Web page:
To end the war in Ukraine, the billionaire proposes the organization of polls supervised by the UN in the regions occupied by Moscow. In support of his thesis of a country cut in two, he published a map of the 2012 legislative elections, the results of which are strongly polarized between the west and the east of the country.
Geopolitics according to Elon Musk has something to delight Moscow. In a tweet posted Monday, October 3, the billionaire offered a “peace plan” to end the war in Ukraine, based mainly on UN-supervised elections in the Russian-occupied territories, otherwise known as the four oblasts. (regions) in the east of the country (Kherson, Zaporizhia, Donetsk and Luhansk). Crimea, meanwhile, would remain with Moscow. After the ballot, “Russia leaves if it is the will of the people”suggests Musk, who seems to ignore, among other things, the significant population movements that these regions have experienced since the start of the conflict.
– Redo elections of annexed regions under UN supervision. Russia leaves if that is will of the people.
– Crimea formally part of Russia, as it has been since 1783 (until Khrushchev’s mistake).
Taunted on Twitter, Musk notably received a response from Republican Senator Lindsey Graham, inviting him to “understanding the facts of the Russian invasion of Ukraine”.
Response from Elon Musk the next day: “Assuming you believe that the will of the people matters, we should, in any region in conflict, support the will of those who live there. Most of Ukraine unequivocally wants to be part of Ukraine, but some eastern parts have Russian majorities and prefer Russia.”
Assuming you believe that the will of the people matters, we should, in any given conflict region, support the will of those who live there.
Most of Ukraine unequivocally wants to be part of Ukraine, but some eastern portions have Russian majorities and prefer Russia.
And to tweet, to support his statements, a map of the 2012 legislative elections, where the party of regions, “pro-Russian”, emerges in the majority in the south-east of Ukraine.
The reasoning of the billionaire, who nevertheless claims to be pro-Ukraine, delighted the Russian authorities and the media close to the Kremlin, who hastened to relay it. Like Russia’s Deputy Representative to the UN, who was pleased that“Elon Musk is digging deeper and deeper into the real origins of the Ukraine crisis. A commendable step!”
However, the billionaire’s approach poses several difficulties. The map, first of all, dates from 2012. Since then, positions have evolved in Ukraine, as we explained in a previous article on the presidential elections of the past twenty years. Witness the last election, that of 2019, which brought Volodymyr Zelensky to power. “Russian-speaking actor and humorist who converted to Ukrainian and displayed a pro-European opinion, he is elected with 73% of the votes in the second round, coming first in all regions except Lviv [ouest du pays, ndlr]», recalls Alexandra Goujon, lecturer at the University of Burgundy, in her book Ukraine, from independence to war. No ballot, however, is organized in Crimea, nor in the part of Donbass controlled by pro-Russian separatists. Difficult, moreover, to clearly identify a “pro-European” candidate on one side and “pro-Russian” on the other in the second round, Putin himself having wished the defeat of outgoing President Poroshenko. In the first round, however, the “pro-Russian” candidate Yuri Boïko, who won only 12% of the vote at national level, came out on top in the unoccupied parts of the oblasts of Luhansk and Donetsk and in part of those of Odessa and of Kharkiv, but without an absolute majority.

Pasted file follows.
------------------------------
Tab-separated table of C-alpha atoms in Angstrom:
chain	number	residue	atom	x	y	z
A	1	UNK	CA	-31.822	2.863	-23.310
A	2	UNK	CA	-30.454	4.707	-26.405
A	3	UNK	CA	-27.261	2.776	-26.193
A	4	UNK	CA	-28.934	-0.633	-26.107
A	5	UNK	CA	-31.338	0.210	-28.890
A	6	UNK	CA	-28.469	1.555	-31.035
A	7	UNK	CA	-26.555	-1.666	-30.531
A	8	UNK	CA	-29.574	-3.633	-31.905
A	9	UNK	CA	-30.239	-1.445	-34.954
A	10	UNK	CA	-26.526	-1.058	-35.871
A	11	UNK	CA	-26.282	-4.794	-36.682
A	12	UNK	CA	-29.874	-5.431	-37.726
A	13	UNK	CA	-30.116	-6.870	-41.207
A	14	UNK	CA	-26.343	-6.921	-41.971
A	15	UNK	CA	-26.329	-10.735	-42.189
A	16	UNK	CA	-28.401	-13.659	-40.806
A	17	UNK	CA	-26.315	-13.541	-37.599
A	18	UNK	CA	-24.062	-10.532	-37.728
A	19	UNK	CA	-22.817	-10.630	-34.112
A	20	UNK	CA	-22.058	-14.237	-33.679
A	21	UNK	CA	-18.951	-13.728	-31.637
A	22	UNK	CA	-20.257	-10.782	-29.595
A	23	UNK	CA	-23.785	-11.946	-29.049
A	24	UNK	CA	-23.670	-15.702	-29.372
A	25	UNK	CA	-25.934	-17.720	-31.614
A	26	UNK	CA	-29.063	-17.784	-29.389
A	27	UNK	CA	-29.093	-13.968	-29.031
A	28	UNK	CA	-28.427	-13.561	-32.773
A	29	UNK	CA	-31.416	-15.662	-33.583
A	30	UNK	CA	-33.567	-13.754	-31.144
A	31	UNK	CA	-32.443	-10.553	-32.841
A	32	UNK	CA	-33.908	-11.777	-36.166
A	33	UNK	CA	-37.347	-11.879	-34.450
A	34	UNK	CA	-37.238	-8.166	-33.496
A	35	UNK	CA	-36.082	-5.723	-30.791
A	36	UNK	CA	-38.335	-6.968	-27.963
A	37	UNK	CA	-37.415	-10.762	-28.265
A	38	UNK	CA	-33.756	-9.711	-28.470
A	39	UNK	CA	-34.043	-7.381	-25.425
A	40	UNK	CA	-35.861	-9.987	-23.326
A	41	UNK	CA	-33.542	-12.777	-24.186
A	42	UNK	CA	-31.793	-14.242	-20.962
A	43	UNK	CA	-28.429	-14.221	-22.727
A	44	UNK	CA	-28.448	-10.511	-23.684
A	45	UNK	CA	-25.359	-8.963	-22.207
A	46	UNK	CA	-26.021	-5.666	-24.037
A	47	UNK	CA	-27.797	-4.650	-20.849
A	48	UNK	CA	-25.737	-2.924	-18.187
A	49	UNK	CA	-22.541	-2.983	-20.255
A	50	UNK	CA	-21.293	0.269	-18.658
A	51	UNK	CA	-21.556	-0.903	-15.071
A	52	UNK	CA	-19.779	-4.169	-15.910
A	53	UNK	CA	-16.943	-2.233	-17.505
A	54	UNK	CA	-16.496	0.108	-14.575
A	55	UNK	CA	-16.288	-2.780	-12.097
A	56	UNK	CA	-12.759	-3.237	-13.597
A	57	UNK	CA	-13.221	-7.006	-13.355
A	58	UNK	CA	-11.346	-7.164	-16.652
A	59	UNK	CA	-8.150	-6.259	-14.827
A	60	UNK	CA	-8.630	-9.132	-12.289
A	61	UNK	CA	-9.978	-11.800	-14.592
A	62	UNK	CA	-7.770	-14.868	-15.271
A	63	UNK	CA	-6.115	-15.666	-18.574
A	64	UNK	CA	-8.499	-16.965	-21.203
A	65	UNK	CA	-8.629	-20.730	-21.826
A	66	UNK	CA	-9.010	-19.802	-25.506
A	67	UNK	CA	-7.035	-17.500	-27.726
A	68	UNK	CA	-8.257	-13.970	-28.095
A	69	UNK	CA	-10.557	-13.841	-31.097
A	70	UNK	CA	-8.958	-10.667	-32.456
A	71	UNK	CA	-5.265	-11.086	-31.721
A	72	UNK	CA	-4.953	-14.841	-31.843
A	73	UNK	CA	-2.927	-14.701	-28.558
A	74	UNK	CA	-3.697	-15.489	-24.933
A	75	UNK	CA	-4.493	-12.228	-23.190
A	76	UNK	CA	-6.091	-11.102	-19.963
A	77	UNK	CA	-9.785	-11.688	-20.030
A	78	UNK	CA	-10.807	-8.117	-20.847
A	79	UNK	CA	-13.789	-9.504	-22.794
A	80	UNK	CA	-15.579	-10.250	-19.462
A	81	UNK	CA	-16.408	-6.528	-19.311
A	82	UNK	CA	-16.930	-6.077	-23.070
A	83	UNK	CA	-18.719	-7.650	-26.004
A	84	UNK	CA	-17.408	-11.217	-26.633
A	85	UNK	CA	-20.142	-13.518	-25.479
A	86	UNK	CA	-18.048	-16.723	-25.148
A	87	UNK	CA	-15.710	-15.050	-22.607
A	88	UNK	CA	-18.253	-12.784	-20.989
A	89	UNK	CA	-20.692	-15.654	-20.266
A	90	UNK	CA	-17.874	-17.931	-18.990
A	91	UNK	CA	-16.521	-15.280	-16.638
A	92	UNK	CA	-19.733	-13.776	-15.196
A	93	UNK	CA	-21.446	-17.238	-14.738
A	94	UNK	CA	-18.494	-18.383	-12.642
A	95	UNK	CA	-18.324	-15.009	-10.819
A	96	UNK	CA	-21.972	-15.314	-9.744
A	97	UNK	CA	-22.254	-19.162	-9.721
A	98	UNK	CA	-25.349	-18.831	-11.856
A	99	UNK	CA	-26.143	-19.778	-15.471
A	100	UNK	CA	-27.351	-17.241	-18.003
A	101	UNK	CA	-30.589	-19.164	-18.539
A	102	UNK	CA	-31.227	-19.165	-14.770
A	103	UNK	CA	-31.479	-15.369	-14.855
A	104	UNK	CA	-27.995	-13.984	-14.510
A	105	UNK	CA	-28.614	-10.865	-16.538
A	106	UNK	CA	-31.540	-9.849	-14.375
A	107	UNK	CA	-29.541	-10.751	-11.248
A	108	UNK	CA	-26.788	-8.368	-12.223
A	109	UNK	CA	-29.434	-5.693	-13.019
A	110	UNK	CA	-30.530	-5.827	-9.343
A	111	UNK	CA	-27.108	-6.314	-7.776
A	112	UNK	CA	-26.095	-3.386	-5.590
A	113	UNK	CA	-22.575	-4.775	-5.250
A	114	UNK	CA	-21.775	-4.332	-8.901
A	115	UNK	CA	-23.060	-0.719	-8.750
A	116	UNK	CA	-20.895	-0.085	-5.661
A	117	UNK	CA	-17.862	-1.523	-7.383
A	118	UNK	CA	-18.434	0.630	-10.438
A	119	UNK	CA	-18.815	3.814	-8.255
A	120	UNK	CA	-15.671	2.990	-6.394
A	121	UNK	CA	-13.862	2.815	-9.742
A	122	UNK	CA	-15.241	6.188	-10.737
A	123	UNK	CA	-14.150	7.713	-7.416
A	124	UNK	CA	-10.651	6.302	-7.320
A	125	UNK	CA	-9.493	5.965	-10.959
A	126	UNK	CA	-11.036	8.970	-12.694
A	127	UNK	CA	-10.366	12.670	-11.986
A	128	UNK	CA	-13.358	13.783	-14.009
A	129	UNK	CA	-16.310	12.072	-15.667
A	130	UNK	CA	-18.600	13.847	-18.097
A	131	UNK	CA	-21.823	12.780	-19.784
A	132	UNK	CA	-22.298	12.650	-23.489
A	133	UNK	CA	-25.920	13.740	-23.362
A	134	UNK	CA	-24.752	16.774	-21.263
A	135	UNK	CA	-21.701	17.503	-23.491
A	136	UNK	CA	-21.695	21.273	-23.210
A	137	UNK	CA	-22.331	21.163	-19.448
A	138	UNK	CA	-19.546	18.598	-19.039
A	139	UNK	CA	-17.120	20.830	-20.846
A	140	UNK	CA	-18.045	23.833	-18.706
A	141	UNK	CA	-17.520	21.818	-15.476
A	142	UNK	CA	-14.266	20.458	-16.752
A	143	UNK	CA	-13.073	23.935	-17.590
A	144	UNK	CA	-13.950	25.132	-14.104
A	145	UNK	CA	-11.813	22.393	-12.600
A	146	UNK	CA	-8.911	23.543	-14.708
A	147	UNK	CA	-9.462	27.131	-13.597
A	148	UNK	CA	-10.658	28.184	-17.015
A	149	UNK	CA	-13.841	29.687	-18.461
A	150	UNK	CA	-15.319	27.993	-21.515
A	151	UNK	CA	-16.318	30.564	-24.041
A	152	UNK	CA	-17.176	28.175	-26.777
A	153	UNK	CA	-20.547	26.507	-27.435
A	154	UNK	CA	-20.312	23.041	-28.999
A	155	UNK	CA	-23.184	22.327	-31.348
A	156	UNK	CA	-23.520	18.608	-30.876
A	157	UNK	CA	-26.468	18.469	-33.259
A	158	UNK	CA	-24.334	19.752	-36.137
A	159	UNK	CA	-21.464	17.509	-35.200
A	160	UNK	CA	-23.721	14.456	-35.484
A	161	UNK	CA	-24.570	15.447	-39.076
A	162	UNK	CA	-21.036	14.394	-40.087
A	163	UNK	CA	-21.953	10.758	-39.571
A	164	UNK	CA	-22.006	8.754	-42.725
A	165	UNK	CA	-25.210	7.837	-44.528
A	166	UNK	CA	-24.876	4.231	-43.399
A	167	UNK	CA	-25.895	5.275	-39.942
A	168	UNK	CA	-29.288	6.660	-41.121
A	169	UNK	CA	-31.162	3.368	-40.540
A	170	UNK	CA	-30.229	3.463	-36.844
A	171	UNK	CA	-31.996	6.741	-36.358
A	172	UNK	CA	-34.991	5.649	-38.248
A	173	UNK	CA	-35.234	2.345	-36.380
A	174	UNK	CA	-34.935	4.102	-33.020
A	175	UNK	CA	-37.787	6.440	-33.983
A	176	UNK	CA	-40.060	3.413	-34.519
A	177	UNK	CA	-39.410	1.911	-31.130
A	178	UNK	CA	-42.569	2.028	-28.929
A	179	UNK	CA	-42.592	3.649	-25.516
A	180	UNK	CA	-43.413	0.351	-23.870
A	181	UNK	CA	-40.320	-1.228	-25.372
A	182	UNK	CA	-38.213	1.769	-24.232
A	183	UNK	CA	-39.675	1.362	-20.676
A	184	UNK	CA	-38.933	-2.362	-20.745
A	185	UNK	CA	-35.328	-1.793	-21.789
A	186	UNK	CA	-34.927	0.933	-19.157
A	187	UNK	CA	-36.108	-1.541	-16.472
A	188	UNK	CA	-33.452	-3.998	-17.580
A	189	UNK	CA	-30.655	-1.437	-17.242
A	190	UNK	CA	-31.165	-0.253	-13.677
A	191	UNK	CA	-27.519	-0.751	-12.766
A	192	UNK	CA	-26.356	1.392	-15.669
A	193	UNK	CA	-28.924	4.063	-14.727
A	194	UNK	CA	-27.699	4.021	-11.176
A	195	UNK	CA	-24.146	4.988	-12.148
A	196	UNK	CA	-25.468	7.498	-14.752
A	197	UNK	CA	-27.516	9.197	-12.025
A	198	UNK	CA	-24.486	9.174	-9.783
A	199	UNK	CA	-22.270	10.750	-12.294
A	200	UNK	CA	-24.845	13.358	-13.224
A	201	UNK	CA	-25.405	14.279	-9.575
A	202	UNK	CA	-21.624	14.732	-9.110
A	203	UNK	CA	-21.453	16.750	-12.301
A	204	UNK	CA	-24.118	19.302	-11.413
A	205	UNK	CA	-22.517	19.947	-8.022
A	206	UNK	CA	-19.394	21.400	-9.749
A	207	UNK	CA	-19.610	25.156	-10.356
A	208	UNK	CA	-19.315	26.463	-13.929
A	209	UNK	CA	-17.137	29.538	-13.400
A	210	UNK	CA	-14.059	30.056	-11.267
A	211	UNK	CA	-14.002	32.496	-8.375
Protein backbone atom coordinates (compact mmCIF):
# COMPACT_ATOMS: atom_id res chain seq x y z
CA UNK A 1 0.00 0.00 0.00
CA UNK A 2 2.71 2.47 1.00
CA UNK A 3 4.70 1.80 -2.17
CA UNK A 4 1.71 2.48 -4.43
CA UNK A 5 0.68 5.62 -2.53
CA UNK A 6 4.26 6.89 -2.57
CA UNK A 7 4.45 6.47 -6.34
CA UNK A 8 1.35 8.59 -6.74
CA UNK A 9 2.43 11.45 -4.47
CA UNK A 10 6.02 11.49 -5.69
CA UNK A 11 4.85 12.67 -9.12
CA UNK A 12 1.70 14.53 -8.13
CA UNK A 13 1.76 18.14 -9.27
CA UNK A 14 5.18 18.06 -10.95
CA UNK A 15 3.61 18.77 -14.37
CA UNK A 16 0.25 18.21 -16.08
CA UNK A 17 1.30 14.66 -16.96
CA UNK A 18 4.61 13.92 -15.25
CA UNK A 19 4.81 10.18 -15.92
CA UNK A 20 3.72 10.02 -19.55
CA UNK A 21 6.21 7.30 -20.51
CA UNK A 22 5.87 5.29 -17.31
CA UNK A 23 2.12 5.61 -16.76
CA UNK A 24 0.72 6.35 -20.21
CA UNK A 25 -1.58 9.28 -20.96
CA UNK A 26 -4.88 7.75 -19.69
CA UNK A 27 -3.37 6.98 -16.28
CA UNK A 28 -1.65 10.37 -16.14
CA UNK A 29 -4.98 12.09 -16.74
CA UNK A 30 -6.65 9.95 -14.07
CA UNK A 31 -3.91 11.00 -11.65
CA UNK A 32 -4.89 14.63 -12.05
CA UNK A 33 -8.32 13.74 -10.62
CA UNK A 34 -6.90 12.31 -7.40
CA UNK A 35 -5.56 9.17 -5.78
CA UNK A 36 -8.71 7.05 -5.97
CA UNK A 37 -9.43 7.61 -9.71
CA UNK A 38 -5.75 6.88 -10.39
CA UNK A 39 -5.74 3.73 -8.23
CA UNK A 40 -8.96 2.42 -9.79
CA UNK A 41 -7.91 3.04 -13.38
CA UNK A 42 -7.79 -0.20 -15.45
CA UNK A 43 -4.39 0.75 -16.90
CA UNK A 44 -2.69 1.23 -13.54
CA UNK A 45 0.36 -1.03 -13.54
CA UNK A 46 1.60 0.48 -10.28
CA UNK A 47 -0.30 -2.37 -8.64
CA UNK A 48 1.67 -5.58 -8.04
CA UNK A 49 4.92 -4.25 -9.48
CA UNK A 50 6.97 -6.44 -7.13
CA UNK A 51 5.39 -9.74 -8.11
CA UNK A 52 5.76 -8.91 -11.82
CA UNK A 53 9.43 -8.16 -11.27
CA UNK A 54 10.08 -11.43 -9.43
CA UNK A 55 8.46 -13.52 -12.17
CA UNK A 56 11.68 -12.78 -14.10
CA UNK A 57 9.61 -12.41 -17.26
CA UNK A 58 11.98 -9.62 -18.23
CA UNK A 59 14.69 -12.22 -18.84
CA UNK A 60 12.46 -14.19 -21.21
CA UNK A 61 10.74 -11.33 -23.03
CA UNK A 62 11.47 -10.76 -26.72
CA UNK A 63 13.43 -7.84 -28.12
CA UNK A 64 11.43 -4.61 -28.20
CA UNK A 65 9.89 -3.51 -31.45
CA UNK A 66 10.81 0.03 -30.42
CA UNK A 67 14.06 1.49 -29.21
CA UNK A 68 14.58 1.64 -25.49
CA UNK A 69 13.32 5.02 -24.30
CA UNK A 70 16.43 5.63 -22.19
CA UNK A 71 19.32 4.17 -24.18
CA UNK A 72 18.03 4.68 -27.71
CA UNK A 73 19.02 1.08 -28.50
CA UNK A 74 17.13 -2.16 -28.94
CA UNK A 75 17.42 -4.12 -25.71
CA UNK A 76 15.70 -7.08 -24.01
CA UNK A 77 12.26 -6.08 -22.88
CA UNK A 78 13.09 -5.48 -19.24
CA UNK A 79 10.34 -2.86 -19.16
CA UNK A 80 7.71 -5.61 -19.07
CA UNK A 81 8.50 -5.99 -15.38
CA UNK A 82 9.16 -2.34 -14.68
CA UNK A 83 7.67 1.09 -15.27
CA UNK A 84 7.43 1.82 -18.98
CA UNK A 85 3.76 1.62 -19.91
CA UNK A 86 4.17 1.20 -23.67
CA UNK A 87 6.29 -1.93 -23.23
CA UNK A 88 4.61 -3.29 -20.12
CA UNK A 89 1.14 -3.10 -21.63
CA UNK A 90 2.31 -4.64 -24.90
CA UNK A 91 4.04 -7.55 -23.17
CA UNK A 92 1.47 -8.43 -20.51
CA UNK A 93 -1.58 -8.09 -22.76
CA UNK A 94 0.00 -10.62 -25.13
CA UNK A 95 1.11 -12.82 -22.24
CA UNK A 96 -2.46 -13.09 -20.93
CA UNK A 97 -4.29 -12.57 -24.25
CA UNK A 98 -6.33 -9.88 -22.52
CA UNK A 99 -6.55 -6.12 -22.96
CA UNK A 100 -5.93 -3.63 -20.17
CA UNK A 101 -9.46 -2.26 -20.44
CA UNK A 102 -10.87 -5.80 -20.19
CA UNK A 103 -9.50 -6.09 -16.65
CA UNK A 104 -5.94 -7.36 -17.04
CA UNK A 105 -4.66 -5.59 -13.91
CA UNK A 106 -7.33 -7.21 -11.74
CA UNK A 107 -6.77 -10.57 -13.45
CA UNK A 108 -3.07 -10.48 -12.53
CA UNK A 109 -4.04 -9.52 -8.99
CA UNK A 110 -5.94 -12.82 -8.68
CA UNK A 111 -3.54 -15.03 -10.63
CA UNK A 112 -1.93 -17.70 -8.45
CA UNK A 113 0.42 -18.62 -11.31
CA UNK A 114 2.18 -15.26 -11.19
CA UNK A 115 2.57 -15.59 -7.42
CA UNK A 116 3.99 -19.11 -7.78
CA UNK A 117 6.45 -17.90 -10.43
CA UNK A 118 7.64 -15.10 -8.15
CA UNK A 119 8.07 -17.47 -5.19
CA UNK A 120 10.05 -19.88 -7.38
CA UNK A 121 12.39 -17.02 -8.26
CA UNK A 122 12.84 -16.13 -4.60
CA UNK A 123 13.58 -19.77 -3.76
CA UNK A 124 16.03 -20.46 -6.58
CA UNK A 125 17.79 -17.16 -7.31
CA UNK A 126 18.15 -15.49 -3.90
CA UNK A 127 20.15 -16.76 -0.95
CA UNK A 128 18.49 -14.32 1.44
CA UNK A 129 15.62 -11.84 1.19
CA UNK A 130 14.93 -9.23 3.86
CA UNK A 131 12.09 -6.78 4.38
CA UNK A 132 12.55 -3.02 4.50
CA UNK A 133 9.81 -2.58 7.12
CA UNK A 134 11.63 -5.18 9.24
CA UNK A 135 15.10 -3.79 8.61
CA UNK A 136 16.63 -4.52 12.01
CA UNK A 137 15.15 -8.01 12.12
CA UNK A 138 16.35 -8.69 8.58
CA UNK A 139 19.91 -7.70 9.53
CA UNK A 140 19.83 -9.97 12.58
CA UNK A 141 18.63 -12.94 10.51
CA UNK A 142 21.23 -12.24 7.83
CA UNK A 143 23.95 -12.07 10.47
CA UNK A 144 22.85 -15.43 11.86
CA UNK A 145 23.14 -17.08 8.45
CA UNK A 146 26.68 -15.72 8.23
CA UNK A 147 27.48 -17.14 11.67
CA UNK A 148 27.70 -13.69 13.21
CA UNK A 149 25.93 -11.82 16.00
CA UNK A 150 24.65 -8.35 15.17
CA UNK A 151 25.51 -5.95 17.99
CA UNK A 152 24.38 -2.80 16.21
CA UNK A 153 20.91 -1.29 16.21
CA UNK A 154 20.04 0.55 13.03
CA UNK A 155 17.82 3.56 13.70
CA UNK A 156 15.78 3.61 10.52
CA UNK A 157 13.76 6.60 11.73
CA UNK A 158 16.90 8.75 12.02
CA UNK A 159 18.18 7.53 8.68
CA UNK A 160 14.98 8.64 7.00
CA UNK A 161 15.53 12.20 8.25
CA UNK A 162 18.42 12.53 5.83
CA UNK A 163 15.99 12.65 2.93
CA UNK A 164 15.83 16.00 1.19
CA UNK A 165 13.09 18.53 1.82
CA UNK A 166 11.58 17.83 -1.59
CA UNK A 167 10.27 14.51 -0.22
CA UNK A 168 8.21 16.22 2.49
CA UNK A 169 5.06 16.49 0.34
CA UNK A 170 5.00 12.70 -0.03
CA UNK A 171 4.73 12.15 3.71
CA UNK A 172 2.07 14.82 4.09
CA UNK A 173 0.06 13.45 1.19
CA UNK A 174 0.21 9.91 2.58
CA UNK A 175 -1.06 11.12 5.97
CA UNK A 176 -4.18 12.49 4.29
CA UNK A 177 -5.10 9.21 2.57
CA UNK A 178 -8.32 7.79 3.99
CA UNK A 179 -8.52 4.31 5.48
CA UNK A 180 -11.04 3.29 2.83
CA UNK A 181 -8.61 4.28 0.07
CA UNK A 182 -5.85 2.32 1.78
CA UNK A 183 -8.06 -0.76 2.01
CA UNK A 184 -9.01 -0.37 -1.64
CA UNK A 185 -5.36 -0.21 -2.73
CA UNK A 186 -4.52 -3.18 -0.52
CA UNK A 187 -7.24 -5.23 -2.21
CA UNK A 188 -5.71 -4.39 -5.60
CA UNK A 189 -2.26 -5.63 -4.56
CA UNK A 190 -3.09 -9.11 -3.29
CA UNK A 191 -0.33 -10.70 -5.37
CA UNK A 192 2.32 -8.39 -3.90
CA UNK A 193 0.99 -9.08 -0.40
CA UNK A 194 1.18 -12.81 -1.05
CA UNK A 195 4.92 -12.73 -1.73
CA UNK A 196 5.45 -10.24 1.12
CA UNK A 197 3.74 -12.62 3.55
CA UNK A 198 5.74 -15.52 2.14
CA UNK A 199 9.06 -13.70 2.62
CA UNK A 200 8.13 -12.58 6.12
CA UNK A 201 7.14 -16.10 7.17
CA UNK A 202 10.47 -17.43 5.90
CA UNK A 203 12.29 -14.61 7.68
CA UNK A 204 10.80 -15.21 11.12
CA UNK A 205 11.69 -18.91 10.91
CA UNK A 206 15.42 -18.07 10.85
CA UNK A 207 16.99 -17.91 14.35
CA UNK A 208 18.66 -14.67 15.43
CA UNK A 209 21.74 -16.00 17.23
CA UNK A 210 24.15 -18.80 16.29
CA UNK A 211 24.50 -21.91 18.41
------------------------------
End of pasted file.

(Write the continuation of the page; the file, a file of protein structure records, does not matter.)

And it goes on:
For Alexandra Goujon, however, the trend at that time was more towards the erasure of regional differences, which “is explained by the aspiration for political renewal in the face of disappointment with the established elites”. “The conflict in the east, meanwhile, increases the feeling of national identification to the detriment in particular of regional identification, she continues. Ukraine covers a cultural, socio-economic and political diversity which is, in part, territorialized, but which does not produce a binary division of the country. Because “While there are indeed two contrasting cultural and political poles at the western and eastern extremities which are carriers of political divisions, the central regions form an important and often forgotten identity base.”
But beyond his difficulty in grasping the country’s developments, the most problematic in Musk’s reasoning remains the equal sign he seems to affix between a vote for a so-called “pro-Russian” candidate and the desire to be annexed by Moscow. . It is indeed difficult to justify, or even to speak of, a desire for separatism on the pro-Russian side, on the basis of past elections, insofar as, ahead Alexandra Goujon, “where none of the candidates had proposed secession”, she explains to CheckNews. It is even this absence of a political base, in Ukraine, in favor of secession, which would have pushed Putin to intervene.
That is, the term “pro-Russian”, before the war, “did not mean at all wanting to be administered by Russia.” For the record, she recalls, the pro-Russian president “Yanukovych had certainly signed the Kharkiv agreements in 2010 [prolongeant l’utilisation de Sébastopol par la marine russe, ndlr], but it was also under his presidency that the association agreement with the EU in 2012 was initialed, before turning around at the end of 2013”.
Left, finally, to call a past ballot, Elon Musk could have evoked the one which precisely concerned the independence of the country. However, during the referendum on this subject in 1991, the yes vote won with an overwhelming majority in all regions, including the south-east. Only Crimea had then voted only 54% in favor.
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